Then, I was in Union Station in Zurich. And a friend of mine, an artist from Germany came there and we were sitting there and talking and then he sees somebody. He caught up (with them) and greeted him and then (inaudible name) pointing at me and the man waved at me and I waved at him. (Inaudible name) told him that I want to raise funds to plant (a) million trees. And that's how the whole thing became a reality. I realized I cannot just talk about it, I had to act upon it now. I prayed and prayed and prayed. Because the big ice as it's melting, the permafrost is melting away, methane is rising to the sky and destroying the ozone layer, etc. etc. etc. And really impacting the world period. I don't know but if I planted a million trees on that peninsula I come from, we could change the world we live in. That's how it started. And then I started to connect with people and say I need to raise one million trees. I need to raise funds to put them on Earth. And I want to employ native young people for the summer and then put them to work so we can reconnect to the sacredness of the land to provide food for the animals. I told my government I want to bring back the Arctic wolf because our net size is enormous land which is more than 1000 kilometers long south to north and 380 kilometres from east to west. The wolf died out at the turn of the last century. At the beginning of the 1900's, that's the last time somebody saw the wolf, an Arctic wolf.

Clare: Do you know why? Do you know why they died out?

philippe-montes-549533-unsplashAngaangaq: Probably not enough Caribou and Muskoxen, you know? (They) probably stopped or just moved on, that we don't know the story of this situation. So I want to, I told the government, I want to bring back the wolf and the young man said, "No, they're too scary". Now I will tell you what will happen. The Caribou and the Muskoxen will start to run, and the meat would be so much healthier to have. Because they have become like the cows of Scotland, they have no enemies. It's like in California, they have no enemies. So they just walk around and be big.

They become big and fat and because they don't move you have to inject medication into them and then we eat that stuff. But when the wild animals run because of the wolves they become healthy and strong. And the meat is so delicious!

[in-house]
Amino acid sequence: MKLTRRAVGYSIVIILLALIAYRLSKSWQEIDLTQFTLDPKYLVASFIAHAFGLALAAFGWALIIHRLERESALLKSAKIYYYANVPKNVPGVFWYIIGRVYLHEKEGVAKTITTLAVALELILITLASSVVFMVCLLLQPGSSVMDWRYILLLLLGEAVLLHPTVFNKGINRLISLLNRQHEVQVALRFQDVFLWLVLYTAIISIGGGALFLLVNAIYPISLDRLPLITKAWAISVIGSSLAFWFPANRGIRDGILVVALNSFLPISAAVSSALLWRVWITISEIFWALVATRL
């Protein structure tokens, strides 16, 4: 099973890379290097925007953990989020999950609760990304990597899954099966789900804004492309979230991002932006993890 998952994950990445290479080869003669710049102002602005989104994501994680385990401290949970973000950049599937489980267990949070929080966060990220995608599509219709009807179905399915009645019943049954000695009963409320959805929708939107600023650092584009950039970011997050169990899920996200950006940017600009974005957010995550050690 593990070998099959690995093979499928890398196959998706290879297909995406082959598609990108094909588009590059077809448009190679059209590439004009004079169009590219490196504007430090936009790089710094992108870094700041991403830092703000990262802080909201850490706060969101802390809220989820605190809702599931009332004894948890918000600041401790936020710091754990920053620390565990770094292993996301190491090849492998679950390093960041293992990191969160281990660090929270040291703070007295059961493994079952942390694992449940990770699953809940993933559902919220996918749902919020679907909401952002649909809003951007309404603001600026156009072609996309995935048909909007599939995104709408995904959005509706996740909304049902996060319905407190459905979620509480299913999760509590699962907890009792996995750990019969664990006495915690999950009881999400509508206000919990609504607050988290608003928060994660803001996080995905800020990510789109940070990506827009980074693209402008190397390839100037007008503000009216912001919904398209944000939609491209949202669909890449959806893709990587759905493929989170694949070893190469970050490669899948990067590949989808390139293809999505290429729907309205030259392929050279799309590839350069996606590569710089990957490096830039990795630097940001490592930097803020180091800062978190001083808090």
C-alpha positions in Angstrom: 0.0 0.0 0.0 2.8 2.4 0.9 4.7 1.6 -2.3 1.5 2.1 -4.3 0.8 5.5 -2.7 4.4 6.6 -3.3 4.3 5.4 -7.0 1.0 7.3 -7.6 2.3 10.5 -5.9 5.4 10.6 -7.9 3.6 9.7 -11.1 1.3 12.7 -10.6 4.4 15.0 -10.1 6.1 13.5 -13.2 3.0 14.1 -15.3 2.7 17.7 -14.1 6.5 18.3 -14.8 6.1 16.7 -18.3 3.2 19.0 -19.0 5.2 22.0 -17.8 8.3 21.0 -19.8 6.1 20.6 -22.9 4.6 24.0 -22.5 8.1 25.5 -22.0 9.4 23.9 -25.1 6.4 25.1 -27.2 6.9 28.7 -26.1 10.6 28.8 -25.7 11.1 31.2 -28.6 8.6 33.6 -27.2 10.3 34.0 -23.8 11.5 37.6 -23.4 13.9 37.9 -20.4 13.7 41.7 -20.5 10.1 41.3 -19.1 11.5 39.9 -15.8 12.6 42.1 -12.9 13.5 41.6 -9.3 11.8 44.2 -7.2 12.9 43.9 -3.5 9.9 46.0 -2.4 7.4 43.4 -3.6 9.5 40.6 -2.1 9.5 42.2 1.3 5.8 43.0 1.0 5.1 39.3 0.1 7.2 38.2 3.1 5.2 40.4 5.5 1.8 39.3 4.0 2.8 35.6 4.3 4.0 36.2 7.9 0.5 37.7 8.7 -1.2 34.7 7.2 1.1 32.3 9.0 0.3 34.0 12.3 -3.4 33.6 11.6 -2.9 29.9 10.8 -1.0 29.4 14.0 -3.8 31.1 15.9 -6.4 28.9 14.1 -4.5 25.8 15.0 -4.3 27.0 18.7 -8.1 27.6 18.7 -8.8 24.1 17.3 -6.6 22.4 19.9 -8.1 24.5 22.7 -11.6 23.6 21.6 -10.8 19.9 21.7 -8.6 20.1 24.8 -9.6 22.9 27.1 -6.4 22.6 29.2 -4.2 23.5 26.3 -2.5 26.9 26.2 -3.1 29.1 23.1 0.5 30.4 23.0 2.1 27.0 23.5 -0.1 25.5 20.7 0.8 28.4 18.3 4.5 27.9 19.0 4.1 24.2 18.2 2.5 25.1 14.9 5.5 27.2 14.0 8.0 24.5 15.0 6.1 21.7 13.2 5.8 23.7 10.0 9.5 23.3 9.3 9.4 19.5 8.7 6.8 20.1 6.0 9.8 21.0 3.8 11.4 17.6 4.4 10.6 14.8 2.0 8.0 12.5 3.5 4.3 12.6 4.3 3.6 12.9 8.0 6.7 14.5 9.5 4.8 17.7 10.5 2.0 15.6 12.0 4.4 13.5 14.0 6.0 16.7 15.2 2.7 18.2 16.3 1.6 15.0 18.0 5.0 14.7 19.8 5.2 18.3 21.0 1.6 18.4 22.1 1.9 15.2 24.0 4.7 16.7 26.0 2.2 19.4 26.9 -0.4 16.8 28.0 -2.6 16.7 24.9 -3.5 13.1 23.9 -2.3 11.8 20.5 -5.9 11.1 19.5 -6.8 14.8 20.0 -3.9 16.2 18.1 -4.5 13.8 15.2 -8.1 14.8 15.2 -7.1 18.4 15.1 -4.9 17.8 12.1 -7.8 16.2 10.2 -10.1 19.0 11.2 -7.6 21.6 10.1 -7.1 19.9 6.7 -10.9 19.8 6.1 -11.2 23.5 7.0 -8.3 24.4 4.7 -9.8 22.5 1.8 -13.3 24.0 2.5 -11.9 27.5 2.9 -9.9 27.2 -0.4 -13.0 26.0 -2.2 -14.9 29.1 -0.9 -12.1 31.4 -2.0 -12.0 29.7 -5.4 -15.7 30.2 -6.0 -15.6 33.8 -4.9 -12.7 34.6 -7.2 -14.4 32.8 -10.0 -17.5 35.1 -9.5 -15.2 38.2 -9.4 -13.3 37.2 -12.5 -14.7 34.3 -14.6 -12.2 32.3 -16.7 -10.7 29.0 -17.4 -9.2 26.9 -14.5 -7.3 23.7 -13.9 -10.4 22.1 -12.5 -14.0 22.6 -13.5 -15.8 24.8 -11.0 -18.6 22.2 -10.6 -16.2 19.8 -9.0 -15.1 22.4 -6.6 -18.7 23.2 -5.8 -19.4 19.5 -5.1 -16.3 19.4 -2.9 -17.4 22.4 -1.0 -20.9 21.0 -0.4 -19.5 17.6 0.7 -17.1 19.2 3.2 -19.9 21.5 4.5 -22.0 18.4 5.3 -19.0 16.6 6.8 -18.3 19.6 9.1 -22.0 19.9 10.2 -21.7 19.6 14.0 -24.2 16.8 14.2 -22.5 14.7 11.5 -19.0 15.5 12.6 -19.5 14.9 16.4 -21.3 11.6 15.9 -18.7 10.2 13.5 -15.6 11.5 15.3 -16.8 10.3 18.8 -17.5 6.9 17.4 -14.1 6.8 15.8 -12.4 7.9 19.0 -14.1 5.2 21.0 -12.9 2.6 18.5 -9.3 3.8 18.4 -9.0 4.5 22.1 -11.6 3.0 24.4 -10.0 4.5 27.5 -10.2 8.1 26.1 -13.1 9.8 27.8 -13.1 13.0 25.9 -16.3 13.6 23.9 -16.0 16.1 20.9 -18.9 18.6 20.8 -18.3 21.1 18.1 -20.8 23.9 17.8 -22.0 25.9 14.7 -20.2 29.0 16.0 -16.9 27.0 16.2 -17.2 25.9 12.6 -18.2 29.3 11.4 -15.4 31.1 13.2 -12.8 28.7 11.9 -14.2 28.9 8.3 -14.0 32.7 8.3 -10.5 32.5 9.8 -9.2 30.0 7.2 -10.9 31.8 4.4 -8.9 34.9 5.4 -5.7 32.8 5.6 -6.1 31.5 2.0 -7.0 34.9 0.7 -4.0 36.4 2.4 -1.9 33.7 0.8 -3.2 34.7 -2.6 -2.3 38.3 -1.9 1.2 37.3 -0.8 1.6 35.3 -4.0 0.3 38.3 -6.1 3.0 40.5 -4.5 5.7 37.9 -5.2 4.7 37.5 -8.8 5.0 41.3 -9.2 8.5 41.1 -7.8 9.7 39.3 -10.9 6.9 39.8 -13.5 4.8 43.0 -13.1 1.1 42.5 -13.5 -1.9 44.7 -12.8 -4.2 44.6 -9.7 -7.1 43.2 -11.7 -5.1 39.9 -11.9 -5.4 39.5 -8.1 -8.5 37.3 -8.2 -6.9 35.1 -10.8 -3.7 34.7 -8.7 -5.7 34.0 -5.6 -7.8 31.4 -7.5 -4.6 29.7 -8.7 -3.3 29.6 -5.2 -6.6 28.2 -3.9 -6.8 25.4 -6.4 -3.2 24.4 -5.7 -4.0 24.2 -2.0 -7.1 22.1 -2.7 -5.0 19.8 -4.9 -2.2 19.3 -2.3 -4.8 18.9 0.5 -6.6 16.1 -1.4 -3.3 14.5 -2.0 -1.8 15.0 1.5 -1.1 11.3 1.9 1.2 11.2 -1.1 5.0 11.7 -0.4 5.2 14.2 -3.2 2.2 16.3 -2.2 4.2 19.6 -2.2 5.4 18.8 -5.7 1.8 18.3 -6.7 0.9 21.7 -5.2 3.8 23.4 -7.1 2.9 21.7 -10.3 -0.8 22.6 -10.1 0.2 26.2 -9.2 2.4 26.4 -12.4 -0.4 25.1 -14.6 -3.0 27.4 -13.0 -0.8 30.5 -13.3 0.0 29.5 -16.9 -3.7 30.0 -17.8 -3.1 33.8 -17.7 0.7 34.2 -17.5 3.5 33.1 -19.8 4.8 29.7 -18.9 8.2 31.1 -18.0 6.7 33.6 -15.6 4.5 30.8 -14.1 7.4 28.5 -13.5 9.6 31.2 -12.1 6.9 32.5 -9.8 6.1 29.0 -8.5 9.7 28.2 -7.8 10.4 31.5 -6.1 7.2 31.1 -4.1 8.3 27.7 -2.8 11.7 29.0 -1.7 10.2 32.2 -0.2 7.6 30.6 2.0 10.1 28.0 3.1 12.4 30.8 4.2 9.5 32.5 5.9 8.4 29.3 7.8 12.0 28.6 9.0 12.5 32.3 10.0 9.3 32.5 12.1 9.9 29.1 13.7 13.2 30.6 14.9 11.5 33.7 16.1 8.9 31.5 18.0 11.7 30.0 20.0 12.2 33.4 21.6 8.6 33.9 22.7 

That's the whole idea. That is what I will do, and I will get there. I need help. I know nothing about trees. I told the government that I will plant two cedar trees from Finland. I will go there myself to Finland to pick up two cedar trees which represent my wife, my beloved wife (name inaudible) and me. And (inaudible) grandmother, grandfather. My wife comes from there and I want to plant them at a sacred site where other gatherers are and you will come and visit us there.

Image from iOS 15And I want to see these two Cedar trees growing tall. But I want to find trees which have leaves. I have only seen the Muskoxen, old Muskoxen gnaw on the skin of the tree and never personally observed Caribou gnawing on the skin of the tree. I've never seen that. I've only observed Muskoxen do that there. But I want to have good food which will last forever. And I want it to spread out even more. And I want it to be healthy. I want them to be healthy. There would be no need to medicate them and my people will have enough food to eat for generations to come. So I would plant the Caribou moss, you know the moss, the lichen moss. I will plant it everywhere. So as we plant the trees we will also plant the moss. They will be good in fat, the good fat and (inaudible). Oh! What a beautiful dream, eh? That's what I want to do. But I know nothing about trees, so I need all the help I can get.

Clare: Well, and we've already started moving on that. Thanks to Suzi, our amazing Suzi who's already found somebody that has worked in the Siberian tundra and is going to share with you all that he knows.

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TreeSisters along with the Tree Conference and other partners are currently exploring planting techniques that could work at Greenland's latitude. We're interested to see if this has the potential to create a forest floor capable of holding in the methane below the permafrost. 

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Ice photo by Annie Spratt in Greenland
Arctic Wolf photo by Philippe Montes
Top photo provided by Angaangaq
Photo photo by Clare Dubois